The background for this goes all the way back to the end of the Cold War. At the time, Mikhail Gorbachev (the last Soviet Premier) was apparently promised by Western leaders that NATO will not expand. Note this statement is disputed, and there are arguments that Western leaders did not actually make this promise; however, it is definitely what Gorbachev heard.
After the end of the Cold War, Eastern European nations joined NATO one by one. The alliance expanded all the way to Russia's borders. Today even the former Soviet republics Latvia/Lithuania/Estonia are members of NATO. Given that NATO was also historically formed to counter the Soviet Union (aka Russia), Russian leaders were naturally apprehensive.
Meanwhile, in post Cold-War Ukraine, there were two largely opposed schools of thought. One side favored closer ties to Europe (and by extension NATO); the other favored closer ties to Russia. Note this kind of ideological split already showed up in other former Soviet republics: Latvia/Lithuania/Estonia all eventually favored closer ties to Europe, but Belarus favored (and still favors) closer ties to Russia. This eventually led to Euromaidan in 2014, in which the pro-Russian president of Ukraine was ousted and a pro-European president was installed instead.
Once this happened, Russia intervened. Russia had not intervened to stop Latvia/Lithuania/Estonia joining NATO because in the period immediately after the end of the Cold War, Russia experienced economic collapse and couldn't do anything about NATO's expansion; however in the 2000s Russia experienced an economic renaissance and therefore became more assertive internationally. Russia annexed Crimea from Ukraine and also supports an ongoing insurgency against the Ukrainian government in the East. The two regions are different because Crimea used to be part of Russia (it was transferred from Russia to Ukraine in 1954, back when both republics were part of the USSR), and because Crimeans are strongly in favor of joining Russia. The Eastern Ukrainians on the other hand would prefer to remain part of Ukraine.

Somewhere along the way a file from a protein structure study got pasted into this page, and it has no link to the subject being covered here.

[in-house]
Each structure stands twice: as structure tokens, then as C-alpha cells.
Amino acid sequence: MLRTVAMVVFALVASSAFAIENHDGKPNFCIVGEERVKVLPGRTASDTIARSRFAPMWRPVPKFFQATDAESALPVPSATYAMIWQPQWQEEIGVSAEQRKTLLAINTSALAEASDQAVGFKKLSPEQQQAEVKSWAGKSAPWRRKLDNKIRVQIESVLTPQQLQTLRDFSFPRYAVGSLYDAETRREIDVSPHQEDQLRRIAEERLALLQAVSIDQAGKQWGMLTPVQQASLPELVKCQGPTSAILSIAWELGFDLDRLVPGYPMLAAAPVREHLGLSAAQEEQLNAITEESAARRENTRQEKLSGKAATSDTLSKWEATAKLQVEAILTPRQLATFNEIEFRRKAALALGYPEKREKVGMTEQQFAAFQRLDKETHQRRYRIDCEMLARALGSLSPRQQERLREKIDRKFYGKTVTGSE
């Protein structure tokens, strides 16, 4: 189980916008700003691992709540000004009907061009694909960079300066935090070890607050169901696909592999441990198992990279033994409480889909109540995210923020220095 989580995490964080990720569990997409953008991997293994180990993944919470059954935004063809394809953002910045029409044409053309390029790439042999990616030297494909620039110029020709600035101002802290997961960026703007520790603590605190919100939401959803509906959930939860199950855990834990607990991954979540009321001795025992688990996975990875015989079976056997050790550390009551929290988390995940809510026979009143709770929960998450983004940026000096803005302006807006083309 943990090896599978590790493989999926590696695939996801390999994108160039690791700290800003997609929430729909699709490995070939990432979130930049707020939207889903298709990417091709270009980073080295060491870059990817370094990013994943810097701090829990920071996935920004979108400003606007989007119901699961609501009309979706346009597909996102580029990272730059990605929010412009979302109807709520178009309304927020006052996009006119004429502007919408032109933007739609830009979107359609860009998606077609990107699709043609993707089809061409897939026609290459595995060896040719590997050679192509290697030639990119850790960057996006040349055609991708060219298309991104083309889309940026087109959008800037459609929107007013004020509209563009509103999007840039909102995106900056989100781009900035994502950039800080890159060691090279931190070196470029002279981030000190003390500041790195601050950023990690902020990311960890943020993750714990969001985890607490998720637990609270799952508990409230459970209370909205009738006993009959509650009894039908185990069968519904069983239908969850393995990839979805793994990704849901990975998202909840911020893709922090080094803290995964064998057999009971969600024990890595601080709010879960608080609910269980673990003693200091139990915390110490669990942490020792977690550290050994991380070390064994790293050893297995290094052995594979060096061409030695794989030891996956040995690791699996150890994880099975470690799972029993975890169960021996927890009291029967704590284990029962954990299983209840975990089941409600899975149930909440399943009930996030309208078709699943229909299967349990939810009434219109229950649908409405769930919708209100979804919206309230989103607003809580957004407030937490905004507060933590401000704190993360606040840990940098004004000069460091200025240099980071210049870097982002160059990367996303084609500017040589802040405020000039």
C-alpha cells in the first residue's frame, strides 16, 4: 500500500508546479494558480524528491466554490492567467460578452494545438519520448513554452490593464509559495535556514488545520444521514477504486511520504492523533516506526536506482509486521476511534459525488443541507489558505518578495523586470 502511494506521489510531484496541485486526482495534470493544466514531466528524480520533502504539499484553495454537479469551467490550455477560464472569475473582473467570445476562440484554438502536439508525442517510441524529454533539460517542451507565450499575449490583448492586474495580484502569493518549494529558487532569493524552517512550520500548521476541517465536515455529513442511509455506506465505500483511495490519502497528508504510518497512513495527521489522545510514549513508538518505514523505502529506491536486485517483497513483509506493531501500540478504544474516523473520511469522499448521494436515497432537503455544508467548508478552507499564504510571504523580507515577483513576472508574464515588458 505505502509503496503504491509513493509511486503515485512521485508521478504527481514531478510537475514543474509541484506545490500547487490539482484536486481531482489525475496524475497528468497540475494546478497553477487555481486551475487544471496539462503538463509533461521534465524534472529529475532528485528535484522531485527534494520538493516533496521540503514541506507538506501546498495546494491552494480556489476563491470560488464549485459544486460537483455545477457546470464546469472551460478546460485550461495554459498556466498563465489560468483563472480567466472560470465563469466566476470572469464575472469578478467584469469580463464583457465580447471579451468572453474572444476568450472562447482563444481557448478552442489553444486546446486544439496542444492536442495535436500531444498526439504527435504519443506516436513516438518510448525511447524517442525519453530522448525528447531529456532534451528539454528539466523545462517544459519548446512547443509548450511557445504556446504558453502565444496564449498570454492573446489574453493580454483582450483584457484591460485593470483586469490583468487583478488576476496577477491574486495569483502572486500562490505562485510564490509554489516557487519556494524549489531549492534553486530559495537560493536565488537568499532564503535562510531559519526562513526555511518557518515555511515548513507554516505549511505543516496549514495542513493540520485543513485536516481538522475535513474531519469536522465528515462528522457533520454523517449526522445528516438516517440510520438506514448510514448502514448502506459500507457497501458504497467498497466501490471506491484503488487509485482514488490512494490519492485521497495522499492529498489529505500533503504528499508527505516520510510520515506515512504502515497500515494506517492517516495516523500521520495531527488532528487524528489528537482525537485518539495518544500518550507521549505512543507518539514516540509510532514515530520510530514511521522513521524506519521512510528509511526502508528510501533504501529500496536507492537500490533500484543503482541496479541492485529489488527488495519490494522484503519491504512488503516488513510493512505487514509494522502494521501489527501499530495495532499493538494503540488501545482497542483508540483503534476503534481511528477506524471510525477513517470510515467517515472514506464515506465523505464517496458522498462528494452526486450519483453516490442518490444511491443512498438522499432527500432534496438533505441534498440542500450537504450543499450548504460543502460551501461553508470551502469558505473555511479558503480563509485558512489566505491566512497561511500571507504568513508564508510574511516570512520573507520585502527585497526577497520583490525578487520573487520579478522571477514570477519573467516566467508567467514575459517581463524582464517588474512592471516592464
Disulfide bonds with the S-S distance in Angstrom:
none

After Russia intervened, the rest of Ukraine was of course miffed, and naturally Ukraine would seek aid from Europe, since Ukraine is not capable of fighting Russia on its own. That's where we are:
I think a lot of the answers are very long. So here is the oversimplified version, May 2021. Hopefully also without a strong bias.
Ukraine is big, so most of Ukraine is peaceful.
Forget Crimea, it is of course disputed, but Russian and peaceful.
Eastern Ukraine (Donbass) is where there right now is a hot war, it is not as bad as it has been a few years ago. Negotiations have not broken down, but is happening in bad faith.
The deal the governs most is The Minsk II Protocol. Even though the ceasefire isn't respected then it still is the basic for negotiations. Both parties knows that they will get an edge in the negotiations by the truth on the ground, hence the skirmishes and the trench warfare.
And to answer the last question then NATO is backing Ukraine, and Russia is backing the seperatists. (But they also know there are things they know they can't do without escalation, e.g. I don't think Russia will just hand tanks to separatists)